Assessment Rubrics and Standards: English 234 and 400-Level Seminars
4 The writer articulates the thesis clearly and presents cogent evidence in favor of his or her argument in every paragraph.
3 The writer states the thesis reasonably clearly—the reader does not need to guess or even to infer the paper’s thesis—and supports the argument with solid evidence and reasons. In one or two spots the evidence seems flimsy, or the argument tendentious, but overall the writer presents a careful, sound, and convincing argument.
2 The writer states one thesis but ends up arguing two or more. The argument seems rushed or perfunctory, and the evidence that the writer presents to support his/her claims is inadequate.
1 There is more than one thesis or none at all. The writer often substitutes textual summary for argumentation. S/he presents opinions rather than evidence and reasons for his/her claims, often signaled by such phrases as “I think” and “I believe.”
II Critical thinking
Appreciation of nuance
4 An intelligent voice seems to speak; the writer raises original questions about the text and/or subject matter, gives evidence of having thought about these questions from several perspectives, and offers fresh and compelling answers to them. The paper moves beyond the material discussed in class.
3 The writer has engaged the relevant questions about a text or topic but without the nuance, sophistication, or originality of a “4” writer.
2 The writer has considered some relevant, if obvious, questions about a text or topic but offers prosaic answers to them in a sometimes dogmatic style.
1 The writer oversimplifies complex problems. The paper is dotted with platitudes.
4 The paper fulfills the requirements of the assignment. The writer may well have a creative “take” on the topic, but the paper as a whole fits into the parameters that the instructor has laid out.
3 The writer generally works within the frame of the assignment but does not appear to have as crisp a sense of the assignment’s details as does a “4” writer.
2 The writer does not fully grasp the requirements of the assignment.
1 The paper is completely off topic.
4 Every paragraph is in its proper place, and the transitions are smooth. The argument builds methodically toward a conclusion. In addition, the sentences within each paragraph are well-articulated: there is a topic sentence in every paragraph, followed by evidence and reasons for the claim laid out in the topic sentence. Quotations fit seamlessly into the text. Each paragraph forms a miniature essay that supports the thesis and fits integrally into the paper as a whole.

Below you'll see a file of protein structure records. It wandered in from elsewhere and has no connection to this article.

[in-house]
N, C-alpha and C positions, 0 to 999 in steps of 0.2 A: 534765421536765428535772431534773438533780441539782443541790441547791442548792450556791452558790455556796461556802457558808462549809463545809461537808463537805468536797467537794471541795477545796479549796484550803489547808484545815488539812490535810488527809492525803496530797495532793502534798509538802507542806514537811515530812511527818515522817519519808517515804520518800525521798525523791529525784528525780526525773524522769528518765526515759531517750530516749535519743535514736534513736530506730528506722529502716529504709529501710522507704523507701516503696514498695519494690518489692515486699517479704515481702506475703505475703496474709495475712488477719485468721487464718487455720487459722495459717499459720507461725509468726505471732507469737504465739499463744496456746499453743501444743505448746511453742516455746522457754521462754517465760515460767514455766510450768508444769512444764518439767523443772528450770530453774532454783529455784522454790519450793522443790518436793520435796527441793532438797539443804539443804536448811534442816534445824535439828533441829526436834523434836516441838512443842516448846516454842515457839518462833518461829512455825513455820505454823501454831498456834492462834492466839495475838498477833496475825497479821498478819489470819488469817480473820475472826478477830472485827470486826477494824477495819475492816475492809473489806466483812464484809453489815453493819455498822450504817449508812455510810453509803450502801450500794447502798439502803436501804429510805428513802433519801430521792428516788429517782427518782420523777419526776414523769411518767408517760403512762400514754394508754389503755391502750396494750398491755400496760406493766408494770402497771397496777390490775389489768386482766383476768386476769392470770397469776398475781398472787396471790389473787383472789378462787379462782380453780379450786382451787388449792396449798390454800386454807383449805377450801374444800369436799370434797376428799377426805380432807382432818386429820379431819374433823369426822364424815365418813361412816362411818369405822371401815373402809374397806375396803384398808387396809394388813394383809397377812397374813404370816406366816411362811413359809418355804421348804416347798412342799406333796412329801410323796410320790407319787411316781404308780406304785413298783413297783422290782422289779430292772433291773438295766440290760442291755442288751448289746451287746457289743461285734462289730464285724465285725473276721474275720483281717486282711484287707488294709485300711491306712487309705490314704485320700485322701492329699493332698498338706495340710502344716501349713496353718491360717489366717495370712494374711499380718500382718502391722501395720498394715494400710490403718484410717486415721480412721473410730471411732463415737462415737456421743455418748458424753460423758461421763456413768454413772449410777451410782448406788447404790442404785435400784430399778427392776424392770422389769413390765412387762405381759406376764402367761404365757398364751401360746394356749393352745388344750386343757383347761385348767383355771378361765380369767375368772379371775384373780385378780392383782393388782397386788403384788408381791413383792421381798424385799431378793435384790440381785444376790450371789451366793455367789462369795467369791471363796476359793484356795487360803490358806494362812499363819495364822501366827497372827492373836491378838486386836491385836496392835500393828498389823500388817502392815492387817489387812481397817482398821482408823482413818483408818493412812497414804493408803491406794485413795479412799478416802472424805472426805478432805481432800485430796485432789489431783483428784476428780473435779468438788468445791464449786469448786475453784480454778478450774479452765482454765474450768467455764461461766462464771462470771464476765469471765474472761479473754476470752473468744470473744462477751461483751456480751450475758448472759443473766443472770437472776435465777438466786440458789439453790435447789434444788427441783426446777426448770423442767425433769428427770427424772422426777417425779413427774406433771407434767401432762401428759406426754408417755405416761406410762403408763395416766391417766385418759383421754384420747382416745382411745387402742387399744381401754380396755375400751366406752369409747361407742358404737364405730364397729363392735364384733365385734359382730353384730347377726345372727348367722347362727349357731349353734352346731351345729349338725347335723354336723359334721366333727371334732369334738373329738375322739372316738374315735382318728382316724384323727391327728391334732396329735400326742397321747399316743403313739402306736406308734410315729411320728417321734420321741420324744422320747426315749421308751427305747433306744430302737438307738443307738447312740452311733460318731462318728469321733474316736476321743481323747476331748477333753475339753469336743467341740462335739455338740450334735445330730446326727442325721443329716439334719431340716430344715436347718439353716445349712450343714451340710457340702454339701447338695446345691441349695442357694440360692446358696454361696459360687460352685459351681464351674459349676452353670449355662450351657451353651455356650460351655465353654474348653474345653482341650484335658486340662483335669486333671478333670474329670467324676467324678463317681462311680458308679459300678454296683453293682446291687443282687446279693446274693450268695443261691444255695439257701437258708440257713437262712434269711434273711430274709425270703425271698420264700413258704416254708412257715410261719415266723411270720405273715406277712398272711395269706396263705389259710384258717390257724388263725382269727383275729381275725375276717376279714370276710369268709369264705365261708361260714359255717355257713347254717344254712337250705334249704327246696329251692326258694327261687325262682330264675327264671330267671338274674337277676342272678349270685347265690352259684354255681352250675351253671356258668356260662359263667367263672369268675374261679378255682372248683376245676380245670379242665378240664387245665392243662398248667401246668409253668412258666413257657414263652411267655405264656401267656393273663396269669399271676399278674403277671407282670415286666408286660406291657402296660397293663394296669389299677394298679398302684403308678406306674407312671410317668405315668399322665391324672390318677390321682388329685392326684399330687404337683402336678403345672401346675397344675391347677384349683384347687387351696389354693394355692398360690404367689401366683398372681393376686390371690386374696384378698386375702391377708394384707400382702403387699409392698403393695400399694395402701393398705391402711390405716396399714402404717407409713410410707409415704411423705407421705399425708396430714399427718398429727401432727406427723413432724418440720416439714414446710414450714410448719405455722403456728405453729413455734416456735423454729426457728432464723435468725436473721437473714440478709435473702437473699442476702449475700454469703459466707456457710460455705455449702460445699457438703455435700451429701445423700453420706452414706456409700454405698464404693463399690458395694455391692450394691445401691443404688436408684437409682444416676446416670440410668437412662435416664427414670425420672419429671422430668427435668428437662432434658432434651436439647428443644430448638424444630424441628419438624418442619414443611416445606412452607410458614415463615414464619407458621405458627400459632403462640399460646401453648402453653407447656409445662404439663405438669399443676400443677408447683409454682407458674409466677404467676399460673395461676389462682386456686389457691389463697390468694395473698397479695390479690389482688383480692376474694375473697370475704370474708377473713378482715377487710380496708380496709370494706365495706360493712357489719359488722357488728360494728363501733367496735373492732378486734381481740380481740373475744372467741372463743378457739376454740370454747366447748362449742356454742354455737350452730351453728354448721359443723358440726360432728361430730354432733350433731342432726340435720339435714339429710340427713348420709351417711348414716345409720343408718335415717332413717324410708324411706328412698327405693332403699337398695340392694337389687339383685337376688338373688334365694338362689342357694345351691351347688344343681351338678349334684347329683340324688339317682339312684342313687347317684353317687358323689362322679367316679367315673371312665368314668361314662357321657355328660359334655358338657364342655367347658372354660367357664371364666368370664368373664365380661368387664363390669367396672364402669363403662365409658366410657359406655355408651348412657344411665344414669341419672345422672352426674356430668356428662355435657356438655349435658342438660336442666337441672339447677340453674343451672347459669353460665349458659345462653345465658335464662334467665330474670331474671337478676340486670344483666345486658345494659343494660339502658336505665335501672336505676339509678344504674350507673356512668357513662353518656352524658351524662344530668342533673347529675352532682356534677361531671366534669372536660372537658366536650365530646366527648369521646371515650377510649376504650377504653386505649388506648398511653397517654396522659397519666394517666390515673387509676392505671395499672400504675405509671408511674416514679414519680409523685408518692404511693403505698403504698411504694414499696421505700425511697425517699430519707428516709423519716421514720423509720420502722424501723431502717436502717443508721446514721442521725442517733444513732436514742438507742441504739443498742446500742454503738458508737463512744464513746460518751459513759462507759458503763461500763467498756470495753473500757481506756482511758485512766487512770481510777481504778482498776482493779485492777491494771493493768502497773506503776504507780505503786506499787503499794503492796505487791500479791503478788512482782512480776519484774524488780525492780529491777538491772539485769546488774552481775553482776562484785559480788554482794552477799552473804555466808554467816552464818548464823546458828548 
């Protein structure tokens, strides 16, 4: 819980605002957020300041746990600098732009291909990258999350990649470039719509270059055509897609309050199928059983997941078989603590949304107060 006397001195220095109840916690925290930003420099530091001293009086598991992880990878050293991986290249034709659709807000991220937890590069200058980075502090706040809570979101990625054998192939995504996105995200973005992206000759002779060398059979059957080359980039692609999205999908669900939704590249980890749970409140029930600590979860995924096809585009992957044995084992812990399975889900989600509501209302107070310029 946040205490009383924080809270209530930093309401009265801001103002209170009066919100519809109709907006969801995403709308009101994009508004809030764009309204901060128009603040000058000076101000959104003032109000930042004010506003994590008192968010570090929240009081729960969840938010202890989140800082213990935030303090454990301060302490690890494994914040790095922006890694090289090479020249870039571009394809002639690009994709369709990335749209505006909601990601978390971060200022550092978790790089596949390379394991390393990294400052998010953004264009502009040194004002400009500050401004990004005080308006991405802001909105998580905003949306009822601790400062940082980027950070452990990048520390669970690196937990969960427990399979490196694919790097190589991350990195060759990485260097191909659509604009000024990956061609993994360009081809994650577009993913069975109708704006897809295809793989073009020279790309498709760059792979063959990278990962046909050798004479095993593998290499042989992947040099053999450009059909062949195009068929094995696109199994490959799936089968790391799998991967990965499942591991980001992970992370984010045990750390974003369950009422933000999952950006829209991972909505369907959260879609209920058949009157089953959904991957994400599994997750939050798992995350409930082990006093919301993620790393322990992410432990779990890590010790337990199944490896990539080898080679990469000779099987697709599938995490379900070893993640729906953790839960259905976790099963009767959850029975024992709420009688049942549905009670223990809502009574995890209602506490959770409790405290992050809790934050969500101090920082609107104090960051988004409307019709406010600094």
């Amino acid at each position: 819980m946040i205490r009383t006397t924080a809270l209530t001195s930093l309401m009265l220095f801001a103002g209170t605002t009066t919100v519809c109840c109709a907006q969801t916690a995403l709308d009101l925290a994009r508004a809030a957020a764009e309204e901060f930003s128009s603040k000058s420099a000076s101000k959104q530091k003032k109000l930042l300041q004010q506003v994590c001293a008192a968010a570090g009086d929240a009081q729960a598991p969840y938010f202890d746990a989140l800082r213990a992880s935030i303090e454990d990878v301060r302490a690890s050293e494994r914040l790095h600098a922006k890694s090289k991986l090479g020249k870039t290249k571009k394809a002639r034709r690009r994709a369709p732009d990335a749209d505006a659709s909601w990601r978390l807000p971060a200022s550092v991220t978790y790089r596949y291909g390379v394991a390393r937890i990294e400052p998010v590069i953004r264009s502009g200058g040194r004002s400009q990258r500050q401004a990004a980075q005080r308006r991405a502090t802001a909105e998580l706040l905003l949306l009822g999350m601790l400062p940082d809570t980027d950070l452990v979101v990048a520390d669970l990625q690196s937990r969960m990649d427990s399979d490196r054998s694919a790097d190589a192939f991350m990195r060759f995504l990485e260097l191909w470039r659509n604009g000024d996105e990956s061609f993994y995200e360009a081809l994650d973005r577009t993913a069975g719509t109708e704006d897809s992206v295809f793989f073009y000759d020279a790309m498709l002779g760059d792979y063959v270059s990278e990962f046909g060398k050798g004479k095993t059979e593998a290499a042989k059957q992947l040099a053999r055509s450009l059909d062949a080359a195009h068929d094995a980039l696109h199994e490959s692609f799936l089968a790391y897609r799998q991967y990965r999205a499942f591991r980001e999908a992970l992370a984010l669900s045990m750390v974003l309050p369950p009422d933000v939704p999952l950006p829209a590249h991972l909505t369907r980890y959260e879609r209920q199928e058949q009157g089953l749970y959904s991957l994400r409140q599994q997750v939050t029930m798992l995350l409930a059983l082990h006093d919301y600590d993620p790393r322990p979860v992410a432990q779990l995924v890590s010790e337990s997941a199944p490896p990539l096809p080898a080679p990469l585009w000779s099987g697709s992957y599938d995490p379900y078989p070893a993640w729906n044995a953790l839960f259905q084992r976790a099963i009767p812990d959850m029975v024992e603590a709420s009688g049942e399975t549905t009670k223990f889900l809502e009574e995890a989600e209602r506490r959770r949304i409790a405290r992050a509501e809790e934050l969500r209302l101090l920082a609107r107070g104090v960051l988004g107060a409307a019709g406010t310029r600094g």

3 The paper is well organized, but the transitions do not have the finesse of those in a “4” paper: the reader can see the “rivets” that hold the essay together. Quotations are reasonably well-integrated, though one or two signal phrases are a bit awkward.
2 The paper has a discernible order, but the writer may not have moved far beyond the five-paragraph format. The transitions are rough, some quotations are “dropped” into the text without warning or explanation, and the essay does not build organically toward a conclusion.
1 There is little discernible organization within the paragraphs or in the essay as a whole.
4 Grammar, spelling, and citations (if required) are nearly perfect.
3 There may be a few minor grammatical errors and a period out of place in the “Works Cited” section, but on the whole the paper is grammatically clean and correct. The grammatical and spelling errors are limited to difficult issues (everyone/their; “canoing” rather than “canoeing”).
2 There are grammatical errors, but they are neither so pervasive as to slow down the reader nor so serious that the reader cannot understand what the writer is trying to say. “Its” becomes “It’s” rather oftener than it should.
1 Sloppy grammatical, spelling, and citation mistakes litter the piece.
4 The language is clear, concise, and sometimes elegant. The word choice is apt; the writer chooses his or her words carefully and does not suffer from “thesaurus-itis.”
3 The language is clear, though not elegant, economical but not quite “succinct.” Word choice lacks the crisp appositeness of a “4” essay. (From the OED, s.v., “succinct”: a1637 B. JONSON Discov. (1641) 119: “A strict and succinct style is that, where you can take away nothing without losse, and that losse to be manifest.”)
2 The writer uses more words than necessary to convey his or her point, perhaps to pad the essay. S/he occasionally lapses into cliché. S/he misuses some words and uses some words in almost the right sense.
1 The writer should consider a major other than English.
--Reading comprehension rubric?